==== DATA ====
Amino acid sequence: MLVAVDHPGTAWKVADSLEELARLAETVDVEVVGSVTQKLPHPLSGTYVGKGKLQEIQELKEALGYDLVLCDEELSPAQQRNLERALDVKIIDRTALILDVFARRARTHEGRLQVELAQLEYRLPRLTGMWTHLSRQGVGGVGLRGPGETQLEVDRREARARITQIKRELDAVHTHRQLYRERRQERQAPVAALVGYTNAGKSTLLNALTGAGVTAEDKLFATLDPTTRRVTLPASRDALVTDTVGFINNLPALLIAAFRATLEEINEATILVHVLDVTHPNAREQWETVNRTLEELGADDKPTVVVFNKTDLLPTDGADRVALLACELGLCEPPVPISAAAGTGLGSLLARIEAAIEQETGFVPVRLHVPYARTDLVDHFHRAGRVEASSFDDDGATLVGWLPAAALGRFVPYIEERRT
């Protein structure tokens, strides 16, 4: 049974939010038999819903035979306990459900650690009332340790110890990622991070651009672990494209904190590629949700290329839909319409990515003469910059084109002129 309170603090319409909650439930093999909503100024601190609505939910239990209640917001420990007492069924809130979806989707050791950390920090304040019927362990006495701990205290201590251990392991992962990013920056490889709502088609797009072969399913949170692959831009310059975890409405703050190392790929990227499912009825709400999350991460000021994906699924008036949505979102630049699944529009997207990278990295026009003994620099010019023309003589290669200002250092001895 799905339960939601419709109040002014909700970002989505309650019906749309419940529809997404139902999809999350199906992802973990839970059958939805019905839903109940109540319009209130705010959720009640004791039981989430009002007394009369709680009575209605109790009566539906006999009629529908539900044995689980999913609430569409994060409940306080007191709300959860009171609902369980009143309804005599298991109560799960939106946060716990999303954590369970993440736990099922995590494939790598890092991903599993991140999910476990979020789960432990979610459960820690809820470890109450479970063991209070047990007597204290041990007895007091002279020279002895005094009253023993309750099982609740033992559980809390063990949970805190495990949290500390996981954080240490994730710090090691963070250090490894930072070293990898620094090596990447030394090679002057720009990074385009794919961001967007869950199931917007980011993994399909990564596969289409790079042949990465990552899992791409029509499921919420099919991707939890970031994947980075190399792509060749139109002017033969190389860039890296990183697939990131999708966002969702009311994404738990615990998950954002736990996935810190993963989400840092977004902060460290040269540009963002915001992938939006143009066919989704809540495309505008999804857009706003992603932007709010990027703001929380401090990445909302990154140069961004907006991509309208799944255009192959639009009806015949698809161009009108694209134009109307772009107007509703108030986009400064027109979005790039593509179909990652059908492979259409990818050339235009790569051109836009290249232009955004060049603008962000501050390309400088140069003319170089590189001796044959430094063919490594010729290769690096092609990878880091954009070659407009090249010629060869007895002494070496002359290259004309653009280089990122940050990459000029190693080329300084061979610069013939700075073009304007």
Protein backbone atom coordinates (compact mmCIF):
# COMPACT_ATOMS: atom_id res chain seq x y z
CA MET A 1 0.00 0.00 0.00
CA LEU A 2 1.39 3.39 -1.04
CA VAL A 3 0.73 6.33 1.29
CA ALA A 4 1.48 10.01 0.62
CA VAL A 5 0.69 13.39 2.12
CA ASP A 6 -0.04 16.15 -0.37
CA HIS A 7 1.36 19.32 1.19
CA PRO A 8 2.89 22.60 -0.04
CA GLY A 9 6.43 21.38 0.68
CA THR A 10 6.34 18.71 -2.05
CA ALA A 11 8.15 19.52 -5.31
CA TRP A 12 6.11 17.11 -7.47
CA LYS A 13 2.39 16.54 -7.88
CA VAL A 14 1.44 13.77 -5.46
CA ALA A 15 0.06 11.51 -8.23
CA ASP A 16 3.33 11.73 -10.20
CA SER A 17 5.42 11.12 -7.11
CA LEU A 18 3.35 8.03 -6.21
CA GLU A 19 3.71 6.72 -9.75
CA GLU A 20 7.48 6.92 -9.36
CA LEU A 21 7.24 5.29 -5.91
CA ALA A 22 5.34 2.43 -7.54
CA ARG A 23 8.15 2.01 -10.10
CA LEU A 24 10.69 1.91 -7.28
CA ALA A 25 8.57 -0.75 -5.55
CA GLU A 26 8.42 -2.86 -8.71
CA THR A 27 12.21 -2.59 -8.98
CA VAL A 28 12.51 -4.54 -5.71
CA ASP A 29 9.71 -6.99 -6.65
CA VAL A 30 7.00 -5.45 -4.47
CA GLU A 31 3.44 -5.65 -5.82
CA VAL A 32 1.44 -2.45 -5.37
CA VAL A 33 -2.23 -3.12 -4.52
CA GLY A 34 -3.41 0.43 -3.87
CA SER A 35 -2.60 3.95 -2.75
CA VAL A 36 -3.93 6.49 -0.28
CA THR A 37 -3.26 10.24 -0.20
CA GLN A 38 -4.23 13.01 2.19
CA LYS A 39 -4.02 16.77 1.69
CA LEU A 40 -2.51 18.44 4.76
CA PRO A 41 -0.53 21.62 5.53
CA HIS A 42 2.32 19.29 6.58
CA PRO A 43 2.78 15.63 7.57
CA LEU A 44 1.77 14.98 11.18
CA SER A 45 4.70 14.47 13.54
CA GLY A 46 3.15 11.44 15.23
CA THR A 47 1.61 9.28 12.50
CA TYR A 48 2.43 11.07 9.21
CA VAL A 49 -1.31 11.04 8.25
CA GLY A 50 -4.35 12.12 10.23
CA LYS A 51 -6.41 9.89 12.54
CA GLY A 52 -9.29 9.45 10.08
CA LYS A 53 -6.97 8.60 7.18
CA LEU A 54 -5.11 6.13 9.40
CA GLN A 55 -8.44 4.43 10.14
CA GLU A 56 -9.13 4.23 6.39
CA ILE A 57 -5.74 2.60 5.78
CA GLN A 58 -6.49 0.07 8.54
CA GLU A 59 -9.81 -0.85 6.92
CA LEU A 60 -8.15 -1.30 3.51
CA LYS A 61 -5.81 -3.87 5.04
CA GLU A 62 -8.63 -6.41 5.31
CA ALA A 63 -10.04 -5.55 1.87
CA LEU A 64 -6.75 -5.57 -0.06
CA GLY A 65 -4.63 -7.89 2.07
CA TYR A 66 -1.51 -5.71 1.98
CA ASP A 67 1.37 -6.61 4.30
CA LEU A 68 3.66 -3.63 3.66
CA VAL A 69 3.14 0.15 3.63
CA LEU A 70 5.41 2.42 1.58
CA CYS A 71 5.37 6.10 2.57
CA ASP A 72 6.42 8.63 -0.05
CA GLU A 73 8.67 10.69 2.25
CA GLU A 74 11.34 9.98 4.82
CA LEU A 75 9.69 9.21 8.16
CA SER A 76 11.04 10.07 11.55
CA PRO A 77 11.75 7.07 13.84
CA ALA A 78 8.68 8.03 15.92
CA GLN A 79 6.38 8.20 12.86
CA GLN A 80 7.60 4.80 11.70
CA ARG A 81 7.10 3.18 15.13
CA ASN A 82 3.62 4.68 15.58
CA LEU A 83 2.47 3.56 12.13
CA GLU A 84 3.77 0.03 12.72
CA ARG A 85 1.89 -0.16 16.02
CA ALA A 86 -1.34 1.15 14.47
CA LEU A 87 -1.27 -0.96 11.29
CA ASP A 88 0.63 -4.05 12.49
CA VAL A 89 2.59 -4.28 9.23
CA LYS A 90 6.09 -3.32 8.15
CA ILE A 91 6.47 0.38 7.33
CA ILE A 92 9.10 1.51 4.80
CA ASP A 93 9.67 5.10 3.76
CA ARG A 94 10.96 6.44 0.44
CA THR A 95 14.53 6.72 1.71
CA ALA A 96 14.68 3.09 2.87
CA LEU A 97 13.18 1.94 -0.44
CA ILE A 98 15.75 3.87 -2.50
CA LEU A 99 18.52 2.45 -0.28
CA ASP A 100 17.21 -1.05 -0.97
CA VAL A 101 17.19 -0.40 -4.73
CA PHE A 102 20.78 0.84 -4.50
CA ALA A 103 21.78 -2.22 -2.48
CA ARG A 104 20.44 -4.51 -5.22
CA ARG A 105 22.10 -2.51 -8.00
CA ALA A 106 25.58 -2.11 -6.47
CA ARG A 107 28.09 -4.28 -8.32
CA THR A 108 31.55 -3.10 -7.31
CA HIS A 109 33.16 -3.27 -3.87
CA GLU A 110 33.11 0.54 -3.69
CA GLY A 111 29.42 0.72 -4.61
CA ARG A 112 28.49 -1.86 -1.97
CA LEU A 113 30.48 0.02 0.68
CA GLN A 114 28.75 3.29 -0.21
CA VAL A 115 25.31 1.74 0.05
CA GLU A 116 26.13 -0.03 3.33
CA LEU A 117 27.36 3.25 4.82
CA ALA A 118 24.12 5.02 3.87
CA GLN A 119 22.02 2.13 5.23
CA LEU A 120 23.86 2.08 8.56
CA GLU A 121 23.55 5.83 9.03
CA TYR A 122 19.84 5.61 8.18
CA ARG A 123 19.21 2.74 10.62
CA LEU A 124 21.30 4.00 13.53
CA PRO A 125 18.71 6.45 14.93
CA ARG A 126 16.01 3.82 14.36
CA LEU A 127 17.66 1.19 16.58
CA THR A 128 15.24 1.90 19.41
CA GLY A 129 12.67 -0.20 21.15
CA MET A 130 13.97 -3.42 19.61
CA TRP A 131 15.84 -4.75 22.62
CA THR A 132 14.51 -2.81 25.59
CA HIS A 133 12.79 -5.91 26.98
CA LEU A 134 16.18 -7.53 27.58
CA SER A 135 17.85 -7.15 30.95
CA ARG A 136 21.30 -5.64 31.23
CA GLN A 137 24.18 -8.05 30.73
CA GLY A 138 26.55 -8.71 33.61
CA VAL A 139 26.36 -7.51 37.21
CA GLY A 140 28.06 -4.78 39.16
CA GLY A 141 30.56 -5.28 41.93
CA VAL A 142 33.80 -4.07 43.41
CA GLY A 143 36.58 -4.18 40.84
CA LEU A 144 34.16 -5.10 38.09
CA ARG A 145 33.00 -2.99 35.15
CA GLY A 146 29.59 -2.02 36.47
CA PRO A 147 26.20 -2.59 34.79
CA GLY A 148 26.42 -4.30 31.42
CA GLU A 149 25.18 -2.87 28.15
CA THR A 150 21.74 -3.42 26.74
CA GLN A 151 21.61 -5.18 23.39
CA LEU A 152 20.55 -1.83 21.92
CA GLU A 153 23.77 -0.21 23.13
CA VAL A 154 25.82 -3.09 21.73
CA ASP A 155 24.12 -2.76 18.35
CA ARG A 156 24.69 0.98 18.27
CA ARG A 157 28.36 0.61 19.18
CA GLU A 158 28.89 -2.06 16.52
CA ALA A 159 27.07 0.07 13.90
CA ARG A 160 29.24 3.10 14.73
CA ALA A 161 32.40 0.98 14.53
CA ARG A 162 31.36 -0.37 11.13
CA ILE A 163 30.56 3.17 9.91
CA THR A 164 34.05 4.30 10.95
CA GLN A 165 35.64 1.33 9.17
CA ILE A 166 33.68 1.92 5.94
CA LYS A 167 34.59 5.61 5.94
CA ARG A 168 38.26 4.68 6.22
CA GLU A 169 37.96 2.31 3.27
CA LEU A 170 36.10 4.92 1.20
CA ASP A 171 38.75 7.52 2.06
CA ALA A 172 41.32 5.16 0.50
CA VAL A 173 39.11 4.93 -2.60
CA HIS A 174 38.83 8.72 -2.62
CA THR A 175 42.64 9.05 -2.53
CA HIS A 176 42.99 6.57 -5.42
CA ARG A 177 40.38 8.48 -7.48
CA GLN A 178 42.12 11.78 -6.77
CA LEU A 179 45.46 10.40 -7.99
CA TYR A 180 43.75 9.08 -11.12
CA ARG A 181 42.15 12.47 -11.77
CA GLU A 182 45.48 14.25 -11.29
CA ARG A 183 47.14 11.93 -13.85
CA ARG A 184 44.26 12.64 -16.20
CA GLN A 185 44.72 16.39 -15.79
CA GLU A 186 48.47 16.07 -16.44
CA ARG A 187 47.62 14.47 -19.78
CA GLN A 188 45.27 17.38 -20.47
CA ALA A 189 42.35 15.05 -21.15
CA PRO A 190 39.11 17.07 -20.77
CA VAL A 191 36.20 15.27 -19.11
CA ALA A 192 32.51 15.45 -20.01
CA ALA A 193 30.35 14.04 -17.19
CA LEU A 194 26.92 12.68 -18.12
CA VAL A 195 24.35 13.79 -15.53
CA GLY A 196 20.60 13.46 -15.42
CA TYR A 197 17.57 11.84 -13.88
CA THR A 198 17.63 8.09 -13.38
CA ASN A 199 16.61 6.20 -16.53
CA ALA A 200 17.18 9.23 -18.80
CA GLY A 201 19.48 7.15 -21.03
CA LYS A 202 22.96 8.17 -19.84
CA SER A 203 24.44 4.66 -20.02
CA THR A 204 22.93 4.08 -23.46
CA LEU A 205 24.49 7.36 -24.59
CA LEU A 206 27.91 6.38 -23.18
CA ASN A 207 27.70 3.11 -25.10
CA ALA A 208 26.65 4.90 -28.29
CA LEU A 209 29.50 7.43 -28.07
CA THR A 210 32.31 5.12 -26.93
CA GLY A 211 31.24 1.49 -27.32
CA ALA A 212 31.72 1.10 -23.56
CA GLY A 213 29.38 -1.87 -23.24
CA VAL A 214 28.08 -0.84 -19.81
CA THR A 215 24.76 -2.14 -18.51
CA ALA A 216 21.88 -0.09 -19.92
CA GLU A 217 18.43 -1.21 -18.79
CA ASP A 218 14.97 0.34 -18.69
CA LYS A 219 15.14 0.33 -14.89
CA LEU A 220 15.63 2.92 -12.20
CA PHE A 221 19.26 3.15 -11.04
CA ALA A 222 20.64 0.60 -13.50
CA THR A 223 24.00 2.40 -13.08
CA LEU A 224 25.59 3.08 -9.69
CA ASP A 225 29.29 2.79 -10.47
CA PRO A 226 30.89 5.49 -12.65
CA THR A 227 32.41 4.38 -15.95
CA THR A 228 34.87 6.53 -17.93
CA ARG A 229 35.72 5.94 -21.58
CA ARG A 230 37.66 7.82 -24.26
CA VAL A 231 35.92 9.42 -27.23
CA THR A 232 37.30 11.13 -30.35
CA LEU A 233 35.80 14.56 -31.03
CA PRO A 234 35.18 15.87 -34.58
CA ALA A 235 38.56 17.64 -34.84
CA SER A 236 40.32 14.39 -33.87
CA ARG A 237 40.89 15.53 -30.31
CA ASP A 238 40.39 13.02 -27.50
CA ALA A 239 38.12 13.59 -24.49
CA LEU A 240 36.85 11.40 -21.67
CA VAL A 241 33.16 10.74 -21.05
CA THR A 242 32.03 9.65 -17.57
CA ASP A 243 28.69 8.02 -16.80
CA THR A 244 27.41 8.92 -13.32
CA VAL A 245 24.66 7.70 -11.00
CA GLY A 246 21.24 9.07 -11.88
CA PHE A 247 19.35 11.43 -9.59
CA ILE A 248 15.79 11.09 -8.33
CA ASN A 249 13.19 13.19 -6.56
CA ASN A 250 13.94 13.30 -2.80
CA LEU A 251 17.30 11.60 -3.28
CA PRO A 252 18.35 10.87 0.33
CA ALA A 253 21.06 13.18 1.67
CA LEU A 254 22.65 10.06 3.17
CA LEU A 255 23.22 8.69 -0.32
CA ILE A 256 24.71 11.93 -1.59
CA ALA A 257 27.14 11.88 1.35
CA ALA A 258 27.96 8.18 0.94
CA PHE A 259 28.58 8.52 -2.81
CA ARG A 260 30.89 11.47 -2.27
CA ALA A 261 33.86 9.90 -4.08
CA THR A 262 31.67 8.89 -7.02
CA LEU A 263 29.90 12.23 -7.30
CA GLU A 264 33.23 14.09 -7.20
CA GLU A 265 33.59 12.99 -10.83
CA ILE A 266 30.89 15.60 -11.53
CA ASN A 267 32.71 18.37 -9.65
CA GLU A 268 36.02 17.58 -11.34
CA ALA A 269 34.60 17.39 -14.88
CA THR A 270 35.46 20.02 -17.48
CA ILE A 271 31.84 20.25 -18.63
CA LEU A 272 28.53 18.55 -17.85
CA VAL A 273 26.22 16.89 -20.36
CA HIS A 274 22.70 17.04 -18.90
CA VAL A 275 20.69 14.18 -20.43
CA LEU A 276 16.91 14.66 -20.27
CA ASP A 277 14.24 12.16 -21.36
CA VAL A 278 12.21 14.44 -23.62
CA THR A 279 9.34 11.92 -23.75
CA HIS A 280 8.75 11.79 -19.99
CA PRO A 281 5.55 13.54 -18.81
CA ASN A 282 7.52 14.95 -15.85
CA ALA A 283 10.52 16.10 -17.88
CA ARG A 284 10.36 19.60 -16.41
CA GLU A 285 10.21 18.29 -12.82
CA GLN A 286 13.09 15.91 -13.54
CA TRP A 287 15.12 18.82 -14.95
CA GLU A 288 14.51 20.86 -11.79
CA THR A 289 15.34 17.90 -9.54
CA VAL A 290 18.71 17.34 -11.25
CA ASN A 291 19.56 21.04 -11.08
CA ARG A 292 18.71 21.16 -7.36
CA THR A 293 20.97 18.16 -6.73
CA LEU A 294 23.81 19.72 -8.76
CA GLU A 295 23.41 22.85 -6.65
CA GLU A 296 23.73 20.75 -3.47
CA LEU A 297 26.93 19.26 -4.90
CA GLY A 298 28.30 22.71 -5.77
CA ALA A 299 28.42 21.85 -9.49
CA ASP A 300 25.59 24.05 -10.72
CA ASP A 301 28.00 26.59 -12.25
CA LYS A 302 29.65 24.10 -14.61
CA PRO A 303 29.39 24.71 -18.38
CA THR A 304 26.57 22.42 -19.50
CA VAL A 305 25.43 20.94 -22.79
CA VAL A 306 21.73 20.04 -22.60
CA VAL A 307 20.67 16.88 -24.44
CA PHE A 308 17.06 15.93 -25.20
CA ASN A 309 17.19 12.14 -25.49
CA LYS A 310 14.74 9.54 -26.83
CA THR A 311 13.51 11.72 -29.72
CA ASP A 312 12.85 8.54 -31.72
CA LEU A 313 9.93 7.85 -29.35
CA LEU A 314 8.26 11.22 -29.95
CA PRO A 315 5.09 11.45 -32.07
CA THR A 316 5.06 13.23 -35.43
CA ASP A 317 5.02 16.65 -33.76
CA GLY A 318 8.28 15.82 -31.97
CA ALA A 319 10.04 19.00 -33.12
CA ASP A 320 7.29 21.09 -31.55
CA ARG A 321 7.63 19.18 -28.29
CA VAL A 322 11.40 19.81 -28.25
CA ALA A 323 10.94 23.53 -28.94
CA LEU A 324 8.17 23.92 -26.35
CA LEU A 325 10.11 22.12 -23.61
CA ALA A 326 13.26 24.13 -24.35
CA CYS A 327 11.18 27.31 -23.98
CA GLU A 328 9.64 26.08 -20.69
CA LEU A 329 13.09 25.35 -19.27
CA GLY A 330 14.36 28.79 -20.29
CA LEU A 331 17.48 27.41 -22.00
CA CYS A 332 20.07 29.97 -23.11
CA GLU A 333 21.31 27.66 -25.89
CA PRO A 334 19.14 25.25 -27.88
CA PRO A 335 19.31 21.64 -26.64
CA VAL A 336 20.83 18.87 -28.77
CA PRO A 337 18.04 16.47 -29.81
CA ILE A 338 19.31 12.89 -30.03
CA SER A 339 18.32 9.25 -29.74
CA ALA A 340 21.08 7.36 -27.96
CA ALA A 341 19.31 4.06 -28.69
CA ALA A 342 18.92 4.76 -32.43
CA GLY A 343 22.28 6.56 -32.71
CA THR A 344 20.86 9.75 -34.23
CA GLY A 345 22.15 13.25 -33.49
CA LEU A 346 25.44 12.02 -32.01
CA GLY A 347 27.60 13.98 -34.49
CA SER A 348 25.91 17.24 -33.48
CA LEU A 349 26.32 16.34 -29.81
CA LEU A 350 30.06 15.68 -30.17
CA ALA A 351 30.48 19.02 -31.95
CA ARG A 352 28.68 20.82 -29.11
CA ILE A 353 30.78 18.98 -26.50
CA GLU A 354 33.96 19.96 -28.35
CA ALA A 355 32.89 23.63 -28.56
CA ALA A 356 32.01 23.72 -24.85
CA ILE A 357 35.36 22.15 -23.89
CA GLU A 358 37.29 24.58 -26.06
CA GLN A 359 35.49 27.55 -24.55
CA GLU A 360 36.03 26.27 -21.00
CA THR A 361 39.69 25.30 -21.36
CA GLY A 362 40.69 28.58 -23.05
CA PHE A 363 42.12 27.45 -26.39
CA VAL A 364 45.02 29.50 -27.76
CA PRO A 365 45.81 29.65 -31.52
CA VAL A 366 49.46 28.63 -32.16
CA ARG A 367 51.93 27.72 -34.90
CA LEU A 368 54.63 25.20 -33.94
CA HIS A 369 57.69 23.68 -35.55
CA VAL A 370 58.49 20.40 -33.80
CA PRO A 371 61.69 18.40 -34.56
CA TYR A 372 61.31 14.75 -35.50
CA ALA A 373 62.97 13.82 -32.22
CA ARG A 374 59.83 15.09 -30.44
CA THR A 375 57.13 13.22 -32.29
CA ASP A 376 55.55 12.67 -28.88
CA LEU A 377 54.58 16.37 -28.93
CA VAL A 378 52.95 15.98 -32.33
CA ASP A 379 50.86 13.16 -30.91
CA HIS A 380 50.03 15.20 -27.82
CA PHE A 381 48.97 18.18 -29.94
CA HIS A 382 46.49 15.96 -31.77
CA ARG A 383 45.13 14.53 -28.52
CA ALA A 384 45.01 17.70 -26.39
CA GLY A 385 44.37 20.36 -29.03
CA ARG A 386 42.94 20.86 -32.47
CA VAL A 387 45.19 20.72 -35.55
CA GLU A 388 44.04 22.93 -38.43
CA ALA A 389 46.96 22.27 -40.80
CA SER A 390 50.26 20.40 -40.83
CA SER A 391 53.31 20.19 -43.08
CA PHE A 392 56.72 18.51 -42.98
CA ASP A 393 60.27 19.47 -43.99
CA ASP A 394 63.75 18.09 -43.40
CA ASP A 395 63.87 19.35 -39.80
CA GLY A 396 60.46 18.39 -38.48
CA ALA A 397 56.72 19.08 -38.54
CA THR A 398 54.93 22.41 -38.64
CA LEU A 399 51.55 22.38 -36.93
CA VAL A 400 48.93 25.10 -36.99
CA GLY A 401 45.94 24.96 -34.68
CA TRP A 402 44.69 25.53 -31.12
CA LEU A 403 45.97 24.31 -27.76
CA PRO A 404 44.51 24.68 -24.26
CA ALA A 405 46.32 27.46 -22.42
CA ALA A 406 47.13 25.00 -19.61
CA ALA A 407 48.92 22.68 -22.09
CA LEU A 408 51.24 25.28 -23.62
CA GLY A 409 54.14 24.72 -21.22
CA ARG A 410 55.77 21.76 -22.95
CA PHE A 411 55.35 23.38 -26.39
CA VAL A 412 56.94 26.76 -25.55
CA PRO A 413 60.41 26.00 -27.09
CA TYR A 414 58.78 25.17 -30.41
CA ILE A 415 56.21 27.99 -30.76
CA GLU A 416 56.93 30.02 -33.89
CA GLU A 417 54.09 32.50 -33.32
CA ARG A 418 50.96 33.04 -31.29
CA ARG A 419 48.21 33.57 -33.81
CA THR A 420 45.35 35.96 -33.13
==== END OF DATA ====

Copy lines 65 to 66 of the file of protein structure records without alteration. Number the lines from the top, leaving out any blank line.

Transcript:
CA LYS A 61 -5.81 -3.87 5.04
CA GLU A 62 -8.63 -6.41 5.31